This poem was written by the staff at Camp Virginia, Kuwait, to capture in one simple phrase - Eyes Light Up or “ELU” - their every day experiences at the USO Center there.  We hope you enjoy…

We love it at the USO.  We get to see that our services are offering soldiers a bit of unexpected good luck; a touch of serendipity.  It may be something small or simple, but we know we’ve done something right when we watch their eyes light up.

Soldier:  How long is the wait for the phone? Us:  You can get on one right now. Soldier:  I don’t have a calling card. Us:  You don’t need a calling card; just hop on. Soldier:  I’ve used all of my Spaware minutes. Us:  You don’t need Spaware minutes.  Our phones are direct dial. Soldier:  Do you mean I can sit down and call my husband right now? Us:  Yes, ma'am. Soldier’s ELU.

Solider:  I heard you’re open until 18:00. Us:  No sir.  We are open until zero-six, not six o'clock. Soldier’s ELU.

Us:  Yes, sir.  The book goes home along with your recording.  Soldier’s ELU. Soldier:  So I just take this and mail it? Us:  No, sir.  We will mail it for you.  Soldier’s ELU. Soldier:  So how much does it cost? Us:  It’s free, sir.  Everything in our USO is free.  Soldier’s ELU.

Soldier:  The movie is over.  How do I find out what’s playing next in the cinema? Us:  You are welcome to pick the next movie.  Just give us the name and number from our list. Soldier’s ELU.

Soldier:  What time do I have to be here to do a UTR? Us:  Any time we are open. Soldier:  Is there a long wait? Us:  No, sir.  You are welcome to do a UTR rig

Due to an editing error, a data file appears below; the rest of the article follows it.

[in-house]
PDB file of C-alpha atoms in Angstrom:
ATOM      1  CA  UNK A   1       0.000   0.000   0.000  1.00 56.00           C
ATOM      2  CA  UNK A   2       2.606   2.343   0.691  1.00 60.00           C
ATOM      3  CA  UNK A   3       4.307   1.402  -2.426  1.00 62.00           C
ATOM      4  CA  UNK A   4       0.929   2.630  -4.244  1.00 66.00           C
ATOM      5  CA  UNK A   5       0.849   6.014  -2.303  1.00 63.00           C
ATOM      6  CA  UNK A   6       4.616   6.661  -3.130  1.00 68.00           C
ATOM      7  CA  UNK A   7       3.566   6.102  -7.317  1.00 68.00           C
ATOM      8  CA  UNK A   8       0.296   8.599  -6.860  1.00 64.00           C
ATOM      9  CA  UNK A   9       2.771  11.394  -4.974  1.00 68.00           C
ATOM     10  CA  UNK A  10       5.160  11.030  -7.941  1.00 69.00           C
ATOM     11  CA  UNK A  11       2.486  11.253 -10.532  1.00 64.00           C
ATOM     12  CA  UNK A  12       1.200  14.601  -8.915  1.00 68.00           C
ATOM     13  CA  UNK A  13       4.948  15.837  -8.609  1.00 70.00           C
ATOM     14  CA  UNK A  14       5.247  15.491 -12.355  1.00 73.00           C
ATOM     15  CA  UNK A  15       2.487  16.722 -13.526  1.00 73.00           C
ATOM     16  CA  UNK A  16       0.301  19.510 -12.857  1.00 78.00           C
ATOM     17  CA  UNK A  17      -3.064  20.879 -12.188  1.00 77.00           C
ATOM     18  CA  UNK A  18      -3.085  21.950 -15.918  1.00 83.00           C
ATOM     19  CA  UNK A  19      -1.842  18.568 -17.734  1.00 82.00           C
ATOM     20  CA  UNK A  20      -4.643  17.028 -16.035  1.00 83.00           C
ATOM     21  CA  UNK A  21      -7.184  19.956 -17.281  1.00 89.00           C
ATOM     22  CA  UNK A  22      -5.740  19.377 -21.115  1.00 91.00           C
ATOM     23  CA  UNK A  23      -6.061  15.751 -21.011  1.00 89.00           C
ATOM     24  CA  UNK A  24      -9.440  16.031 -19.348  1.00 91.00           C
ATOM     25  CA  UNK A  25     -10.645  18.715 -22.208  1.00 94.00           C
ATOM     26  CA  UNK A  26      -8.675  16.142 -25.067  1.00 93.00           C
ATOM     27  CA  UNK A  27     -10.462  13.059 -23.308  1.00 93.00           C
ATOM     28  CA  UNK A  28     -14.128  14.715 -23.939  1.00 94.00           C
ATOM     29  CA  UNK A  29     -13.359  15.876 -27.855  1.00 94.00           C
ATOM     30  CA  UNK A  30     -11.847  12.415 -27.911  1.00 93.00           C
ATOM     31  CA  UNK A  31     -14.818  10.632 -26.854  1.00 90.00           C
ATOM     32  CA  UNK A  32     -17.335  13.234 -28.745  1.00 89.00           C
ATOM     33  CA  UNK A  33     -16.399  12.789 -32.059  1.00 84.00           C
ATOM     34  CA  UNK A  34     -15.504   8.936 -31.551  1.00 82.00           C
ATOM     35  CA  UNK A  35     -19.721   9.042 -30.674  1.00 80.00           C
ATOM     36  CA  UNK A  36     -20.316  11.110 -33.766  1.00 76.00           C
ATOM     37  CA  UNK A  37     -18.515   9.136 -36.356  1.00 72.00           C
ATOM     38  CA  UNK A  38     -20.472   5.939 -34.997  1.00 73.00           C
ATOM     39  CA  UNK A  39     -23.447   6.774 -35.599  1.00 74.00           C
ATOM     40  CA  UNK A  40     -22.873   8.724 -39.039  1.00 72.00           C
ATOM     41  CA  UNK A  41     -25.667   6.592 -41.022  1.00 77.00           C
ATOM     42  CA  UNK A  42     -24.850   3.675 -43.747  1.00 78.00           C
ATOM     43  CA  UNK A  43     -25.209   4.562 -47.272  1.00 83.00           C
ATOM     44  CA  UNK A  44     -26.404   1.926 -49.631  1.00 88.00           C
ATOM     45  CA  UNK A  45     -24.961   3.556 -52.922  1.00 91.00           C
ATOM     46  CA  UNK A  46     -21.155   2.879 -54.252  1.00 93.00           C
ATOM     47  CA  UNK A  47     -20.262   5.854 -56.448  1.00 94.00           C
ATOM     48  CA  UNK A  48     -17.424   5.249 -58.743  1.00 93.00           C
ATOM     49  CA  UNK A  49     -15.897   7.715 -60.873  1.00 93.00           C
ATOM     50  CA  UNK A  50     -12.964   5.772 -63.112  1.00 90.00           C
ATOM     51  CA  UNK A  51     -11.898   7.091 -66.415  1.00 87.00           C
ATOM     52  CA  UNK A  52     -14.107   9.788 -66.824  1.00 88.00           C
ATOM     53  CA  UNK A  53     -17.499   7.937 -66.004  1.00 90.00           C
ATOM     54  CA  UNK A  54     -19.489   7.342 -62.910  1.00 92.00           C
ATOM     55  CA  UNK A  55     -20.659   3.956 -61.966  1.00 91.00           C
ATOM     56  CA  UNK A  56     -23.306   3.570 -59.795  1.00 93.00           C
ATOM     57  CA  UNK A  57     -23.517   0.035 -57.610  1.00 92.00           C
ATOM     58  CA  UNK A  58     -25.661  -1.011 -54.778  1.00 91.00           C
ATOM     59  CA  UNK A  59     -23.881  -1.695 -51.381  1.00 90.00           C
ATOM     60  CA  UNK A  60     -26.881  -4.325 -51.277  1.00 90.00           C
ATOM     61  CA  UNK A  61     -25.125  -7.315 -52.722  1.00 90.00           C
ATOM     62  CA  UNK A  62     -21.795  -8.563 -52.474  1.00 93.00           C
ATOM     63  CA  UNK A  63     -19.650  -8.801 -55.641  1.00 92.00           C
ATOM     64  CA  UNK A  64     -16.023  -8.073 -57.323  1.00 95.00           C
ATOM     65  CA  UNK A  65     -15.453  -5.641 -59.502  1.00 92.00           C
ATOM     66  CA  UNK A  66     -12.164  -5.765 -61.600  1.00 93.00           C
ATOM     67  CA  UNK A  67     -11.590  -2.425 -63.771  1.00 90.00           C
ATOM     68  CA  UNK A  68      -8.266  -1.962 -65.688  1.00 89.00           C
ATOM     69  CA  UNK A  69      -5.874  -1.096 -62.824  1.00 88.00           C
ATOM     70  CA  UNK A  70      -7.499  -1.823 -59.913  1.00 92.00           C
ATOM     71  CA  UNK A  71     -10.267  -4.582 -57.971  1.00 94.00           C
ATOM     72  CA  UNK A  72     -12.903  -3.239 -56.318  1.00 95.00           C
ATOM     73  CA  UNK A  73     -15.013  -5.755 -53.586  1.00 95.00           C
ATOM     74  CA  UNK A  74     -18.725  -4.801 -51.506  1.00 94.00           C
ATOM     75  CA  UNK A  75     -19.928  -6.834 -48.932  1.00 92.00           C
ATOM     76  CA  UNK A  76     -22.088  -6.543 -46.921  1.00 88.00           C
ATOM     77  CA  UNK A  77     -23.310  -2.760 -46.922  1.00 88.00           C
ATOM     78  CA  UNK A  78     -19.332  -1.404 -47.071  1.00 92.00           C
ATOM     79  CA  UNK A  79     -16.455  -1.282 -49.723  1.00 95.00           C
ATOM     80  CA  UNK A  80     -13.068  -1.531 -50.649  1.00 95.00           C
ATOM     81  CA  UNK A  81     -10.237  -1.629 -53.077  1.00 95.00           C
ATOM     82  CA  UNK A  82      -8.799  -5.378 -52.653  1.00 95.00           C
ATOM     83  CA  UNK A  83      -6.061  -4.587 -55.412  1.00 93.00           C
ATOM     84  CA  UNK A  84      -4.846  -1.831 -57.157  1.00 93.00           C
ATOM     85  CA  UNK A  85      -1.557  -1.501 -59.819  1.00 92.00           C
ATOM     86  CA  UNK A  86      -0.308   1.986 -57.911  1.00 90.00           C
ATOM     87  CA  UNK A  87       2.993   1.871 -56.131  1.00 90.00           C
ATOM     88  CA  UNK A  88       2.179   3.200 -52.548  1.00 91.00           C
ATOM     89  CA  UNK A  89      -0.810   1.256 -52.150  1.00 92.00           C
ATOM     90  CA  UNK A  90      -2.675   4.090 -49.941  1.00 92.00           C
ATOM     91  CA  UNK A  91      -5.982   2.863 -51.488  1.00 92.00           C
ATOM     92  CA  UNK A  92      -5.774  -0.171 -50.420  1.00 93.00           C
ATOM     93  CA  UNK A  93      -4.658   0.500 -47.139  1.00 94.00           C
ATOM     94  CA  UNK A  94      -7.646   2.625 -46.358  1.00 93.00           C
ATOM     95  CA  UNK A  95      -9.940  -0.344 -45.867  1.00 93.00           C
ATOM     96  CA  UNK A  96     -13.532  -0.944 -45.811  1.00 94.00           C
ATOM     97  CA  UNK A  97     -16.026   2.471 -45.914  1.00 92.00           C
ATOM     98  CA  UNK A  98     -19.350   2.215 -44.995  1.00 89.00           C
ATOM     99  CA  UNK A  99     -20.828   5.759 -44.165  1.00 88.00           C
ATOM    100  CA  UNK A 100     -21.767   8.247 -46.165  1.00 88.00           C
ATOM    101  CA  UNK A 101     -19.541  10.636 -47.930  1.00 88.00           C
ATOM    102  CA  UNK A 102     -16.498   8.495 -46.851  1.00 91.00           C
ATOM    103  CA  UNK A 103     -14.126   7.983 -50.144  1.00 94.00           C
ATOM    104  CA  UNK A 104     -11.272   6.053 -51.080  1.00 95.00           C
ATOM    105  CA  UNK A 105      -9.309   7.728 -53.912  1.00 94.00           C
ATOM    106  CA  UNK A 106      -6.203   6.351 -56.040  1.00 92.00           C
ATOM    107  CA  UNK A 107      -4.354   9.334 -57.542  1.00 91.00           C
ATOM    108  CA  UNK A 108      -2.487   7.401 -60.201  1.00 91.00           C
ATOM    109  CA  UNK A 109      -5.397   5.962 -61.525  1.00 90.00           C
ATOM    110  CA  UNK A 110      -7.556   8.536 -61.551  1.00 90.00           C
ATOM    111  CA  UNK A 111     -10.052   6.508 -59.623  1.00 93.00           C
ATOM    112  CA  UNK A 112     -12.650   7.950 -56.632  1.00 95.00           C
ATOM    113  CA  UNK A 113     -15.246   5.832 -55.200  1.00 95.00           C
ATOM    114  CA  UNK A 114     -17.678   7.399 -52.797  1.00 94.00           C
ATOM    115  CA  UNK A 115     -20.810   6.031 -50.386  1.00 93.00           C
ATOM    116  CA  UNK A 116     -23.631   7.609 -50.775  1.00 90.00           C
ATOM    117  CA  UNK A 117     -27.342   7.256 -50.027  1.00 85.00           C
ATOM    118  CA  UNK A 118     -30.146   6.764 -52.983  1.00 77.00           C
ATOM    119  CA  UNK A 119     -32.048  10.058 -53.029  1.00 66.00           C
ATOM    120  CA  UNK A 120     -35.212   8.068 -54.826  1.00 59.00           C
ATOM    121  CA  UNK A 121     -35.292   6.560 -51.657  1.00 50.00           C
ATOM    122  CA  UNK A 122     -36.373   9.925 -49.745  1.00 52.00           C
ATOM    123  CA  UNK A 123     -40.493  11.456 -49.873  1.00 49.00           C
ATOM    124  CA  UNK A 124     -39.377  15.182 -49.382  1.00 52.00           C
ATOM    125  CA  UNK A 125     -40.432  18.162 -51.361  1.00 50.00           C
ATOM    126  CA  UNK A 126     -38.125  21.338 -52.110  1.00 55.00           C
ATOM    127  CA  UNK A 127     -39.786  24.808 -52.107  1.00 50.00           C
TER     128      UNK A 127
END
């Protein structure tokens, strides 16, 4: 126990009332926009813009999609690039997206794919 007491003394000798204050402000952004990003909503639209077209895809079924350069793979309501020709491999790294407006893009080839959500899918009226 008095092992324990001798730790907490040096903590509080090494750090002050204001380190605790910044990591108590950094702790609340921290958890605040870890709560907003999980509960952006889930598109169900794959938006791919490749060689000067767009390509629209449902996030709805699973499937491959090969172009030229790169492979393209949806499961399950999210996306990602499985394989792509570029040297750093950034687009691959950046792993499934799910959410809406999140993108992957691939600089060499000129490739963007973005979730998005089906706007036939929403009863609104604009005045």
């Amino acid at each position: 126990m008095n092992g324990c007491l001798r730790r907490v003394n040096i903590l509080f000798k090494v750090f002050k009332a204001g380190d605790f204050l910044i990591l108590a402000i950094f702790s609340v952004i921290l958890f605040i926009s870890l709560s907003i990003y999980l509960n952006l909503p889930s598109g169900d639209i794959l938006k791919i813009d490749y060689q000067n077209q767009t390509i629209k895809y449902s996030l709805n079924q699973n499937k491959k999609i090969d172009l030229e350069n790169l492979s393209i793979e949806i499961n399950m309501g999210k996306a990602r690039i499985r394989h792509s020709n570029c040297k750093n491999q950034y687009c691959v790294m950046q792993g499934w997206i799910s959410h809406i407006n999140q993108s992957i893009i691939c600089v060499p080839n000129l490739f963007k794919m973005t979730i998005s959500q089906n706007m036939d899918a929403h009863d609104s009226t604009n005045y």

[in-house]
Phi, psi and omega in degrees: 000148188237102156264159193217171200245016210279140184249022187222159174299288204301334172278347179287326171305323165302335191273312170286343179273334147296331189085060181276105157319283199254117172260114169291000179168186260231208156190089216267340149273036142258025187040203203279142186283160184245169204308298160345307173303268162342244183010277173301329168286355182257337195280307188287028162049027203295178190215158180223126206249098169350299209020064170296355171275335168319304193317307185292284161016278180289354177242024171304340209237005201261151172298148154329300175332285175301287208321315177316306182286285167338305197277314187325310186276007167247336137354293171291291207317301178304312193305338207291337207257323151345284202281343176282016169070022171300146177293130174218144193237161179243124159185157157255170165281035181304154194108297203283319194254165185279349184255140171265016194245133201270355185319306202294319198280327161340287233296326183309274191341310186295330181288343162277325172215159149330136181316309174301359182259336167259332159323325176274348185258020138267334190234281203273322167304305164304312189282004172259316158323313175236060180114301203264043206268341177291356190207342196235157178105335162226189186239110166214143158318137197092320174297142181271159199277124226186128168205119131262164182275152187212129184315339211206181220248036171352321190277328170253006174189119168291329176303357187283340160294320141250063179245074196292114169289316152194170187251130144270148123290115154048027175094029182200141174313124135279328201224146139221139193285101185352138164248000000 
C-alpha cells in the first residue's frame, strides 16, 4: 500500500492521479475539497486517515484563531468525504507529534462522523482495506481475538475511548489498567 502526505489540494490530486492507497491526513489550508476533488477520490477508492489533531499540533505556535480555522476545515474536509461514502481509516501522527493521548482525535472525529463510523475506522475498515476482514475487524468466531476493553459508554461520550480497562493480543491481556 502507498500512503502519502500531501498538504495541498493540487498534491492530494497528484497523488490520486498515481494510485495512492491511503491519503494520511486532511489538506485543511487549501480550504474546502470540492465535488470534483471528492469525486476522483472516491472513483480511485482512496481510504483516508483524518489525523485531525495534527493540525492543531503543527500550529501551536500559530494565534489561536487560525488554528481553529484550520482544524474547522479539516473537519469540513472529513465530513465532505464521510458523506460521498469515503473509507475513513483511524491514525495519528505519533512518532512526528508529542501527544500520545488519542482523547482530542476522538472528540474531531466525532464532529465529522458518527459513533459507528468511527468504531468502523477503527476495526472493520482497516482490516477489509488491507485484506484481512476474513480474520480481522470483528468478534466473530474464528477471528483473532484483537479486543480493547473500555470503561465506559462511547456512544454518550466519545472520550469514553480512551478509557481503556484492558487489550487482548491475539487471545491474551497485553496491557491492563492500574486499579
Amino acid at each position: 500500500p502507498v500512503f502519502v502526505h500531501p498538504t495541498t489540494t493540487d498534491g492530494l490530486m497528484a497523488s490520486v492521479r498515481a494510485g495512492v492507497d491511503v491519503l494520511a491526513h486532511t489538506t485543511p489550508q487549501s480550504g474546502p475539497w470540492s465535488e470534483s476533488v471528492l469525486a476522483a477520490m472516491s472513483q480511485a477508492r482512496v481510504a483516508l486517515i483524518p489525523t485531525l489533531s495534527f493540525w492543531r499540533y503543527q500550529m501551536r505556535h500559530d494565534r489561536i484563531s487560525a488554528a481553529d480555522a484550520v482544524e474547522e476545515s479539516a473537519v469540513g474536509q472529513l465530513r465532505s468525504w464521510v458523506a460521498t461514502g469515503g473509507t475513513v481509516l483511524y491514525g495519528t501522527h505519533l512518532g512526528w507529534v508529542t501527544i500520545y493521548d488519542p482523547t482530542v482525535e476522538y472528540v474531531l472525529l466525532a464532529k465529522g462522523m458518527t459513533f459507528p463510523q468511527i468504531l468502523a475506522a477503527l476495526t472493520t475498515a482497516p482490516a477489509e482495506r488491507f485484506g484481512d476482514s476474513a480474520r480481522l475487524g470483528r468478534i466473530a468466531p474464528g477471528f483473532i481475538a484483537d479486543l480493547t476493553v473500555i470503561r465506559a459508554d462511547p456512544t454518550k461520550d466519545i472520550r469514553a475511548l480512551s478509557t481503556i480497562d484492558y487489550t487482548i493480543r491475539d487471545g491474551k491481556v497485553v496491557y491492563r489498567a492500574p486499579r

ht now. Soldier’s ELU.

Us:  Ma'am, here’s your "cocktail."  It’s Happy Hour at the USO. Soldier’s ELU.

Soldier:  Are we allowed to bring food in here? Us:  Sure. Soldier’s ELU.

Soldier:  Do you have a deck of cards I can borrow? Us:  [Pointing to six decks of cards on the desk.]  Take and keep as many as you want. Soldier’s ELU.

Soldier:  How long is the wait for the Internet. Us:  You can hop on right now. Soldier’s ELU.

Of course there as many occasions for the Camp Virginia Duty Managers’ eyes to light up:

When four troops return their Wii game and they are all laughing and dripping with sweat, our ELU.

When we find someone snoring on the couch for 90 minutes, our ELU.

When the Colonel sends UTRs home to his children or comes in to play Xbox with the Major, our ELU.

When the movie is over and 40 people exit the cinema, just like a theater in the States, our ELU.

When the Center is full and quiet with people reading, watching TV, playing board games, chatting and relaxing, our ELU.

When the CSM tells us that she has suggested to all new arrivals at Camp Virginia that they visit the USO because they will be in for a treat, our ELU.

When the Center is full and loud with people playing video games, dominoes, watching action movies and whooping, our ELU.

When everyone is watching football games on AFN and the crowd roars with enthusiasm or groans in despair, our ELU.

When a soldier finds a friend who he hasn’t seen in months, our ELU.

Any time troops laugh, our ELU.

We’re at the USO and we have the best "jobs” in the world; our goal is to make people happy.  Every day, at least a few times a day, our ELU!  Life just doesn’t get better than that.“